The fire department shows up at Montag's home at the end of Part I. In the beginning of Part II, Beatty turns to Montag and says,
"Didn't I hint enough when I sent the Hound around your place?" (pg 113)
The government was already suspicious, but it was important to Montag to find out who specifically reported him. He asks Beatty if it was his wife, Mildred.
Beatty nodded. "But her friends turned in an alarm earlier that I let ride. One way or another you'd have got it." (pg 117)
Montag had quoted poetry--reading out of the book in his hand--to the neighbors who were visiting Mildred. Faber had told him that was a big mistake, he had warned him through the earpiece not to read the poetry, but Montag was challenging the system. All of the neighbors said that they would not come to visit the Montag household any longer. Beatty tells him how silly that was.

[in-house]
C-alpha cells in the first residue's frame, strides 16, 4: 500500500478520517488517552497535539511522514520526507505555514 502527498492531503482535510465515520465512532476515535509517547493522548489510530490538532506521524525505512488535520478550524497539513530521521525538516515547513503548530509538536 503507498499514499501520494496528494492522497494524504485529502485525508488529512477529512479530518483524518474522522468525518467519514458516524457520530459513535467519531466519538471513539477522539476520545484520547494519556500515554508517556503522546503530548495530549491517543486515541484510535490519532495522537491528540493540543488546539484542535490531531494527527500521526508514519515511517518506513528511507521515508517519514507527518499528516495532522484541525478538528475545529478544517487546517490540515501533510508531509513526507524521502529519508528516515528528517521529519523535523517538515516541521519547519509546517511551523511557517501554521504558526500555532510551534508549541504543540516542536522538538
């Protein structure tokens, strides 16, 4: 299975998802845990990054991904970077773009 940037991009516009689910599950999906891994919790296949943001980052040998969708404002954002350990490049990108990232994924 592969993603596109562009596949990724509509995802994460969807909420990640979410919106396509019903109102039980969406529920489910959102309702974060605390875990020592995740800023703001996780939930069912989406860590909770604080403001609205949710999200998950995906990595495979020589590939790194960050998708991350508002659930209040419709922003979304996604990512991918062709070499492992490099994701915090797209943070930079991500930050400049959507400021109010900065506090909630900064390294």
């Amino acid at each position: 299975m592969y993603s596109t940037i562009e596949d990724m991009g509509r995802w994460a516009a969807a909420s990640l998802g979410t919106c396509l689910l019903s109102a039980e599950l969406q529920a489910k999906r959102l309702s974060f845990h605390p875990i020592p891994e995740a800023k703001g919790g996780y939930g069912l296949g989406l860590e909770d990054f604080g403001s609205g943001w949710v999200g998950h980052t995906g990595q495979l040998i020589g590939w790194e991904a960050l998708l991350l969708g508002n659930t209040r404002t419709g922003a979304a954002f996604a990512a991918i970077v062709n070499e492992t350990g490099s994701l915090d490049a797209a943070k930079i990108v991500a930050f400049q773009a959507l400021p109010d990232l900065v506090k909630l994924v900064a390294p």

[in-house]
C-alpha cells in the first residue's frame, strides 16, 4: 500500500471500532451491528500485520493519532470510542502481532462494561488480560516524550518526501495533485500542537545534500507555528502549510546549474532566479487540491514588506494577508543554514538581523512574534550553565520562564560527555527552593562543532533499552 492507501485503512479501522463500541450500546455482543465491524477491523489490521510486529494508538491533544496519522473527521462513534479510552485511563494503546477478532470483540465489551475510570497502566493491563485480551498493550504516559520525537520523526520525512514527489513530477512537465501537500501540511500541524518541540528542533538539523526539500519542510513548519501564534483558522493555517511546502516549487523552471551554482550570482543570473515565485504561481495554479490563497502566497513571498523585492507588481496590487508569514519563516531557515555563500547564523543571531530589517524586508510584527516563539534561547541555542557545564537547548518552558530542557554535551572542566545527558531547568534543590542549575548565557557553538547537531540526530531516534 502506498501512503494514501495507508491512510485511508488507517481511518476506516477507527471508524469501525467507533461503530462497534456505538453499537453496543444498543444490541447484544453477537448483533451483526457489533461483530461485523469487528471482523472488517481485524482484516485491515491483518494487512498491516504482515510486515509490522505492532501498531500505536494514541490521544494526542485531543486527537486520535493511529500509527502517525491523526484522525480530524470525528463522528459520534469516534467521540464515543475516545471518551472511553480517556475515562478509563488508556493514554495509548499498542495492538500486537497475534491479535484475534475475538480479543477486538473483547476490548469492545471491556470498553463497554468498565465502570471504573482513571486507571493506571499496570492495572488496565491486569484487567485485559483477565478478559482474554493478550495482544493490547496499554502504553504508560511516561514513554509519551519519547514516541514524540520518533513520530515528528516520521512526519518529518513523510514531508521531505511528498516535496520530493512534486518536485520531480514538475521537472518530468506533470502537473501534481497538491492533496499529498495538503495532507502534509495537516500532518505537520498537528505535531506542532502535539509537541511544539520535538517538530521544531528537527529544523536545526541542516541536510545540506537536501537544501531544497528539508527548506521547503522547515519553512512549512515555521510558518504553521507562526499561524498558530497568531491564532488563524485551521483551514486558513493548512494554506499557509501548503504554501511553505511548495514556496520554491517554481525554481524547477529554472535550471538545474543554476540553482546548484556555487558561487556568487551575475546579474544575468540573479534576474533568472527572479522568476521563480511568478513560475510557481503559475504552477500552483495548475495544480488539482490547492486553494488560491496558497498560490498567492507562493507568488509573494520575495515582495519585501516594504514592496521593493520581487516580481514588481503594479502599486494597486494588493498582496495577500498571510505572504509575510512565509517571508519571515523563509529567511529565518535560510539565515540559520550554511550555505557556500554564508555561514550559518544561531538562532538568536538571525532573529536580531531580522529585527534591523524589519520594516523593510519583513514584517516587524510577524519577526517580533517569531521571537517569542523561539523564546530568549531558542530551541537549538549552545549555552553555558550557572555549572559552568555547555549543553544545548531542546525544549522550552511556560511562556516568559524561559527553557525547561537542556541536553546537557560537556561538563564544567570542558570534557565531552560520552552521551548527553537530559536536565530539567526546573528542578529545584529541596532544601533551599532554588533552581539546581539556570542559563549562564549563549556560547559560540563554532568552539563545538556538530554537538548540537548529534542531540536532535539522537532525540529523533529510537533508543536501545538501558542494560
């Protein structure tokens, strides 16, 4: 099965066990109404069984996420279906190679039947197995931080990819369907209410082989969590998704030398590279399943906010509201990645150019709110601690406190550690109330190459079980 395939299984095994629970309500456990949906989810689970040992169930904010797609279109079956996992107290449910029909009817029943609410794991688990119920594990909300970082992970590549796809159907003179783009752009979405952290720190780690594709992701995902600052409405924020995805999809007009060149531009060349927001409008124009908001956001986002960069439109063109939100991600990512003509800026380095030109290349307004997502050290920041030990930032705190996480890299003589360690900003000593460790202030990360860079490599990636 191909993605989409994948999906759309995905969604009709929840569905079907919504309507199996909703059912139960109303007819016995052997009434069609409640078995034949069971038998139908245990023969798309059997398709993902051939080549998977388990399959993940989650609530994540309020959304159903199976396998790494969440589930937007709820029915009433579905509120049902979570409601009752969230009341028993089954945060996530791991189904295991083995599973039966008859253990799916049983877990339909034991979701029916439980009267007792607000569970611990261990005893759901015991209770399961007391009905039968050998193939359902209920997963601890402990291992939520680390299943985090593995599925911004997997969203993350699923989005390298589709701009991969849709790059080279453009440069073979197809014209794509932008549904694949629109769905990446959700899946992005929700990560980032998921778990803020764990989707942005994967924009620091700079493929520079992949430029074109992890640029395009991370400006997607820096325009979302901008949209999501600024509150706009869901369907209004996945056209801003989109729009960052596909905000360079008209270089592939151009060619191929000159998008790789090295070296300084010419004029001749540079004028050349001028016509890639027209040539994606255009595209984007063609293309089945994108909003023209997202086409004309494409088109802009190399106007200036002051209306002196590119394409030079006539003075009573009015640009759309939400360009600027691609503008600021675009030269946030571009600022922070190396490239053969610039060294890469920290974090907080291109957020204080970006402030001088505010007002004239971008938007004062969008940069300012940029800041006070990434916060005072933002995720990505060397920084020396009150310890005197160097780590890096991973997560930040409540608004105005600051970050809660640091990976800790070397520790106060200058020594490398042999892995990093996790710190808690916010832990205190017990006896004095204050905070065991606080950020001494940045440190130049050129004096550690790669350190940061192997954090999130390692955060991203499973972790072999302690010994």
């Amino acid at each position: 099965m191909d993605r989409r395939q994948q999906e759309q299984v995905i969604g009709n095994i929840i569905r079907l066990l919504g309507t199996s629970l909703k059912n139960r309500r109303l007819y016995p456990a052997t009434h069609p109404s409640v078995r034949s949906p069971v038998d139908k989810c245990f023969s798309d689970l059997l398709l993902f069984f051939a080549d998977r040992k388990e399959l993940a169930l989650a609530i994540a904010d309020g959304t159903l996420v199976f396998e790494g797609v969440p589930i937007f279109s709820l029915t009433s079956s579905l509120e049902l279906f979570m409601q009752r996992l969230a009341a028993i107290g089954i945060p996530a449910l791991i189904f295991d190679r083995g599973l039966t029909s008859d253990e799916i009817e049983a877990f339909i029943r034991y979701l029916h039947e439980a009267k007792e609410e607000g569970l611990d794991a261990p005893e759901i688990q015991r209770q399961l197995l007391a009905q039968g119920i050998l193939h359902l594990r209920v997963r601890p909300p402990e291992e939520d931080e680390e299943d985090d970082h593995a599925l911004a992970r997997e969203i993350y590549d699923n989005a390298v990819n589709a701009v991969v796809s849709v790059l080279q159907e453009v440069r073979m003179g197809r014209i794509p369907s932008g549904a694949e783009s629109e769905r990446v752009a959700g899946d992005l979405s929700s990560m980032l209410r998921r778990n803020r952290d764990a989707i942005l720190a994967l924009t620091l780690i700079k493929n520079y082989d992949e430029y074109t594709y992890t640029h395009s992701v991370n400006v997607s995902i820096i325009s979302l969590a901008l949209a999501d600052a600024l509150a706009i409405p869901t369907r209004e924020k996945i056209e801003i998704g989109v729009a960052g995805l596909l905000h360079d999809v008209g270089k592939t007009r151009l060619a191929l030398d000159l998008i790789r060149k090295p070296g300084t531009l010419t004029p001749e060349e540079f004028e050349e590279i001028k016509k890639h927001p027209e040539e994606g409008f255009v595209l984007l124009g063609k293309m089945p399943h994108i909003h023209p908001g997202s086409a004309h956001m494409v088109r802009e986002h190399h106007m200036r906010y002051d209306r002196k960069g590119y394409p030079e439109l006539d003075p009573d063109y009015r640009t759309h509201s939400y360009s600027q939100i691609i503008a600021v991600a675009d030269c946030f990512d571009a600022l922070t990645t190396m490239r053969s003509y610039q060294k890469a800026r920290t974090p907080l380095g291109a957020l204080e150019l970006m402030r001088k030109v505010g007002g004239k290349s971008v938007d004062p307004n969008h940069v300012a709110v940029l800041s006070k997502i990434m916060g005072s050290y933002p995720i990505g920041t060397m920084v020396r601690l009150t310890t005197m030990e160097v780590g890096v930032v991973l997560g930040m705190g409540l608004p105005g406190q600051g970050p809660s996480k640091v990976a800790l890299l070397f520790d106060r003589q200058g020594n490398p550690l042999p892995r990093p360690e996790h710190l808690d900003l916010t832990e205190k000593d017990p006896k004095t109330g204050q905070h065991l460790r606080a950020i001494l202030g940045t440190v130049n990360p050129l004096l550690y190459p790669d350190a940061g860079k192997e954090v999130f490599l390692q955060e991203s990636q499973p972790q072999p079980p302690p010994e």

"Give a man a few lines of verse and he thinks he's the Lord of all Creation. You think you can walk on water with your books." (pg 118)
This was a telling moment for Montag because all that his life had been was now gone, and he had to make a decision to stay and face the music or leave and start a new life somewhere else. He chooses to leave.